Intellectual Property

The Rhode Island Business Plan Competition will take all reasonable efforts to assure that all applicants retain their rights to their business plan and intellectual property, but will not sign a non-disclosure agreement (NDA) before accepting or reviewing plans submitted to the competition. These organizations and the judges constantly work with individuals and invest in the ideas of entrepreneurs without signing NDAs.

The protection of intellectual property and the rights to the ideas contained in business plans submitted are the ultimate responsibility of each applicant, and the organizers of the competition are not responsible for any proprietary information and/or intellectual property included in a business plan they submit to the Rhode Island Business Plan Competition.

Applicants are urged to mark their applications as CONFIDENTIAL. They are also advised not to put any descriptions of technology in their business plans, which would enable the reader to duplicate the technology or invention described. Applicants should also be careful about disclosing any 'patentable' concepts in their applications because, although in the United States a patent application can be filed up to one year after the first public disclosure of an invention, this is not necessarily the case elsewhere. In many foreign countries a patent application must be filed before any public disclosure is made. See Resources for information about patents and trademarks.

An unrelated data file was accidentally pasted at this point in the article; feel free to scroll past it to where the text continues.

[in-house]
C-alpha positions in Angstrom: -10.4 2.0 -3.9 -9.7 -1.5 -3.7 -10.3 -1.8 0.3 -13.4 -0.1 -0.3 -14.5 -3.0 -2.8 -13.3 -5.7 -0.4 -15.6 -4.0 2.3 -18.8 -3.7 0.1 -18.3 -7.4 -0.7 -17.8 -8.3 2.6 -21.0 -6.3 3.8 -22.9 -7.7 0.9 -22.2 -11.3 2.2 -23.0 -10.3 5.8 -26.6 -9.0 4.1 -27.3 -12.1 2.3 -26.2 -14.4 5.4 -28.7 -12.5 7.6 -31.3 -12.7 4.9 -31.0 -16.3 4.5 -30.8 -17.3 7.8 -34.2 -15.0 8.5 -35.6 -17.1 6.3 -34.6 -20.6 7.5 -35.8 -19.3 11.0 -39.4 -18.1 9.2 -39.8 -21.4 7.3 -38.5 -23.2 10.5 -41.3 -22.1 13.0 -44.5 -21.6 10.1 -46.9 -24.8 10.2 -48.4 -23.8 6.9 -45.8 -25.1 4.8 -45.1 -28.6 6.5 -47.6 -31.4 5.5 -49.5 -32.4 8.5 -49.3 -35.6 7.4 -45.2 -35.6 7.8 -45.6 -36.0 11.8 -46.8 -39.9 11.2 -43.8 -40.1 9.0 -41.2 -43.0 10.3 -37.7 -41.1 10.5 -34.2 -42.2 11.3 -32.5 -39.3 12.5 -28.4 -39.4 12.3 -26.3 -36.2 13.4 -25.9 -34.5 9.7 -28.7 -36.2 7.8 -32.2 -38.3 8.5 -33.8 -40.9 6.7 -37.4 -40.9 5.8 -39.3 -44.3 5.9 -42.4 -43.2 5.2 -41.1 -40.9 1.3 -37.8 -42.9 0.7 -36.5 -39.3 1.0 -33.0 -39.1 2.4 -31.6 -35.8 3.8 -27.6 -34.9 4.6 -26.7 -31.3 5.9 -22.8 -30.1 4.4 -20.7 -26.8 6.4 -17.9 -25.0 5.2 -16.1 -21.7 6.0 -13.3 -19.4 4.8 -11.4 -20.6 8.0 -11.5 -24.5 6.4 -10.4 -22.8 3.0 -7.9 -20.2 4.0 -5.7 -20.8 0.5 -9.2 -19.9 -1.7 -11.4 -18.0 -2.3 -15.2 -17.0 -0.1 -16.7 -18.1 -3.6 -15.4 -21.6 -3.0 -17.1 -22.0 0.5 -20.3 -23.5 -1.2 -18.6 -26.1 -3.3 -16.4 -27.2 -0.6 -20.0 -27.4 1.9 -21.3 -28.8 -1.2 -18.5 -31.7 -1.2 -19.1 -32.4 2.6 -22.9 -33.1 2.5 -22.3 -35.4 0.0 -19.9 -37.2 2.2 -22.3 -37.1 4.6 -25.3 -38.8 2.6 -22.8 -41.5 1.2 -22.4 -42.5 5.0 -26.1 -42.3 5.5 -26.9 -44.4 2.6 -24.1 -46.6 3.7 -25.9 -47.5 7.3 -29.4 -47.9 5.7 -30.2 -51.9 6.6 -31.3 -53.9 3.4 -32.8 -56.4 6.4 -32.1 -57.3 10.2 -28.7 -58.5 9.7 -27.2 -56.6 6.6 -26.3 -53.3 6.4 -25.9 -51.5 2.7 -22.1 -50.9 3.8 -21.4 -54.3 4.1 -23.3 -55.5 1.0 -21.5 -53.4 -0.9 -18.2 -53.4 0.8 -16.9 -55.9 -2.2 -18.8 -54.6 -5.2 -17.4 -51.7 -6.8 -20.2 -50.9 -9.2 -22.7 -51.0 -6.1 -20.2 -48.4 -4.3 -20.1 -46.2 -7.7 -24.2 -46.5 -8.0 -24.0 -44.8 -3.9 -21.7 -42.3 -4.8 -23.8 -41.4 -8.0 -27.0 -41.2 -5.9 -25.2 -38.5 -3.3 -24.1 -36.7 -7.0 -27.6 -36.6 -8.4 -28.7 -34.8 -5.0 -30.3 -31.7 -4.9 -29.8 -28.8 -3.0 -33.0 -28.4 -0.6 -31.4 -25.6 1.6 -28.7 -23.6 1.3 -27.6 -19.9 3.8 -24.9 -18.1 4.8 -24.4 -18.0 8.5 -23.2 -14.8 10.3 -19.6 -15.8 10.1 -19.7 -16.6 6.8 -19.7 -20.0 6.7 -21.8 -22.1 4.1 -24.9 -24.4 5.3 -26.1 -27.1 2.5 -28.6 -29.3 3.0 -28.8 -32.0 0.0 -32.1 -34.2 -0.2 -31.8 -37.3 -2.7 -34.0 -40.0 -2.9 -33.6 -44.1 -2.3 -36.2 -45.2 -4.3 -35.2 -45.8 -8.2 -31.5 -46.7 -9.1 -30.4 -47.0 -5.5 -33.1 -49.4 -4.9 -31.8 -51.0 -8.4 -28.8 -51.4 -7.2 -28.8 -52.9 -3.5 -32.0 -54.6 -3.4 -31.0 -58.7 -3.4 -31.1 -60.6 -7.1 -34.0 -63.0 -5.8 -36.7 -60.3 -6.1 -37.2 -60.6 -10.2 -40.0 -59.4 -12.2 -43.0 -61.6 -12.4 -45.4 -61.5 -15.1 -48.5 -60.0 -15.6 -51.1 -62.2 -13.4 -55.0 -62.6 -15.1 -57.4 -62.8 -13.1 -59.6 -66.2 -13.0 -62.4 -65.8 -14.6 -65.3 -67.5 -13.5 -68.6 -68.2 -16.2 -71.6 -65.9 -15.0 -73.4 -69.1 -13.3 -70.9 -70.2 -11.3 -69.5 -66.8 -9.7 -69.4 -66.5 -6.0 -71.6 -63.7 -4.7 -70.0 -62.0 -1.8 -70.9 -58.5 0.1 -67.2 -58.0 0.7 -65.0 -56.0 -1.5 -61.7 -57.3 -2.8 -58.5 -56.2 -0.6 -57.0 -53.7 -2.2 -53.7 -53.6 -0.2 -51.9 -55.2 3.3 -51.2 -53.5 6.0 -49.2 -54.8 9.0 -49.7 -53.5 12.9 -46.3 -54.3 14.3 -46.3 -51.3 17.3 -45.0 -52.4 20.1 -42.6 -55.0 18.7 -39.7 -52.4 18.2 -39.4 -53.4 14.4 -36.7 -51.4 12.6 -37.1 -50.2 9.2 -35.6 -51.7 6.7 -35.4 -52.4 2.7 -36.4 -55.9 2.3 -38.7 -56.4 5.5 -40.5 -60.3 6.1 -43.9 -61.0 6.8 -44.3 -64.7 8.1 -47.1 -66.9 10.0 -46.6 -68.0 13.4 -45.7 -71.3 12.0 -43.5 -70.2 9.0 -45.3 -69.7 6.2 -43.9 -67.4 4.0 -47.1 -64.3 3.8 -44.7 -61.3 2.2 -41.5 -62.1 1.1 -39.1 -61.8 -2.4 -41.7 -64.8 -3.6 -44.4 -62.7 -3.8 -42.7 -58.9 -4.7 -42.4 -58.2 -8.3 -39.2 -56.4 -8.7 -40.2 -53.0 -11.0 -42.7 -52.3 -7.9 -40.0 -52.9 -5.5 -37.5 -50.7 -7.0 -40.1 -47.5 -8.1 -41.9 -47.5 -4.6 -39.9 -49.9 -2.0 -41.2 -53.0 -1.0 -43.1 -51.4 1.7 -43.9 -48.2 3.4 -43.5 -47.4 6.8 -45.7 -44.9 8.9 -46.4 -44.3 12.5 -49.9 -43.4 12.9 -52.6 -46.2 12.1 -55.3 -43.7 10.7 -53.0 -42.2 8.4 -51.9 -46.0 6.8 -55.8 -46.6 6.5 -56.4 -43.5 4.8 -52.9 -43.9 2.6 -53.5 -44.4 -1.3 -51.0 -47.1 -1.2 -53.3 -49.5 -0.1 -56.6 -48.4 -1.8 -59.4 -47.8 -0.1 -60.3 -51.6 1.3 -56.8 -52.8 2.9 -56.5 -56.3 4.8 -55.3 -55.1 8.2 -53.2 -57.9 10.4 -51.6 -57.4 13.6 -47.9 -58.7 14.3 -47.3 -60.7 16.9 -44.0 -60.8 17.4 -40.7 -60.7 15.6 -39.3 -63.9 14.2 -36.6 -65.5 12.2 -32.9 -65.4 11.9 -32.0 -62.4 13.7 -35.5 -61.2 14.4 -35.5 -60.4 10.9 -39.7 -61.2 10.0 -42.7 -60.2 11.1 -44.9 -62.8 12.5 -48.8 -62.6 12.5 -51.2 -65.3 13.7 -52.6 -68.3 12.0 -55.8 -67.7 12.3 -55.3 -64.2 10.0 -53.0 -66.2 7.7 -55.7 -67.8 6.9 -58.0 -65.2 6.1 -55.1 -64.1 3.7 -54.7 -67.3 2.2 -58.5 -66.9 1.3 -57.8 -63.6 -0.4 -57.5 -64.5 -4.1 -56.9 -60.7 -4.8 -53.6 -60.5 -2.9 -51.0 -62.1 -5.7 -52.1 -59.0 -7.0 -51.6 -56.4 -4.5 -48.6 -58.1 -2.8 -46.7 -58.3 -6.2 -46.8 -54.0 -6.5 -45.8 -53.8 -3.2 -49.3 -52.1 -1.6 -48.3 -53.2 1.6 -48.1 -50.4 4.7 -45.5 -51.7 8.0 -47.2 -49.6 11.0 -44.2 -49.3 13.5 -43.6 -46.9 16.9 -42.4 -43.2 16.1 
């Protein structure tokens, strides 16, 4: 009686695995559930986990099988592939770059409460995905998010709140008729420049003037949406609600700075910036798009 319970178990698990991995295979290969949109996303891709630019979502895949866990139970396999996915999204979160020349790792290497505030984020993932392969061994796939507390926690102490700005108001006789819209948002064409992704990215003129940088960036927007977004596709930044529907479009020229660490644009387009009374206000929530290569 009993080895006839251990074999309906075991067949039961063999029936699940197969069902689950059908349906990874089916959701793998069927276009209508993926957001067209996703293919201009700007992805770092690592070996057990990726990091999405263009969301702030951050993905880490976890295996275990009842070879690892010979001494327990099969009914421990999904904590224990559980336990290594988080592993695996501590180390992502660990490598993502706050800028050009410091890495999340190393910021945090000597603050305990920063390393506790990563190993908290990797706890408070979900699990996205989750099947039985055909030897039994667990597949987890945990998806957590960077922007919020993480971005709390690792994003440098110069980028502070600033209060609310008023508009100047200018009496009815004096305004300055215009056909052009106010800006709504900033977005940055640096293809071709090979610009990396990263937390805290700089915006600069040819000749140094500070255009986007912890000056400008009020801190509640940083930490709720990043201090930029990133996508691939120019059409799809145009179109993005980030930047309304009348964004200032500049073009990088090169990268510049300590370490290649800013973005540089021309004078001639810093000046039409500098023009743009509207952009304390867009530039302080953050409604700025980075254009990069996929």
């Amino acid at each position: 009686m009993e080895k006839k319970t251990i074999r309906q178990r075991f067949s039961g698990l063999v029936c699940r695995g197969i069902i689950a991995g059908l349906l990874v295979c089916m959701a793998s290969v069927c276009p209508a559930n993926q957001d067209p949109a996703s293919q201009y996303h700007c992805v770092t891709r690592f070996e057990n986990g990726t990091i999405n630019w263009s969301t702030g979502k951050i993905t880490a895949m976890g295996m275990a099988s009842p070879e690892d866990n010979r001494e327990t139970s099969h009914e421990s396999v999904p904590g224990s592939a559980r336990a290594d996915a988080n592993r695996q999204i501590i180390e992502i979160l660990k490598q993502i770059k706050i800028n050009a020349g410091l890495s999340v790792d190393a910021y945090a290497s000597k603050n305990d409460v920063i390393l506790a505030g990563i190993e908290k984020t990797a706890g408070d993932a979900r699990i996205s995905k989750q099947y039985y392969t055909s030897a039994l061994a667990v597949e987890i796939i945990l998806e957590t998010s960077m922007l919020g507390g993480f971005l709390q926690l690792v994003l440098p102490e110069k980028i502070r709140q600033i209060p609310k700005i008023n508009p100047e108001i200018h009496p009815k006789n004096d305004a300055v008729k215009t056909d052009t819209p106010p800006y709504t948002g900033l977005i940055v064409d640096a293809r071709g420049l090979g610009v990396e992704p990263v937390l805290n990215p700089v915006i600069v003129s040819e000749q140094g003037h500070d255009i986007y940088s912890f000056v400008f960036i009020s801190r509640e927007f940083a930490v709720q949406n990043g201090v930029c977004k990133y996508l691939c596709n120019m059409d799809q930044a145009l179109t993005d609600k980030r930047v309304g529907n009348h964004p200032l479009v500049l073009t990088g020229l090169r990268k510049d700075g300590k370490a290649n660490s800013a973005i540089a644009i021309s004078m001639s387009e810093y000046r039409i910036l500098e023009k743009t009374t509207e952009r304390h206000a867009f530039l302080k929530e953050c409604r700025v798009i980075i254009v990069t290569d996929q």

• www.uspto.gov - US Patent and Trademark Office; general information and search on U.S. patents.
  • www.wipo.int - The World Intellectual Property Organization (WIPO), part of the United Nations and based in Geneva, Switzerland, is responsible for the promotion of the protection of intellectual property throughout the world.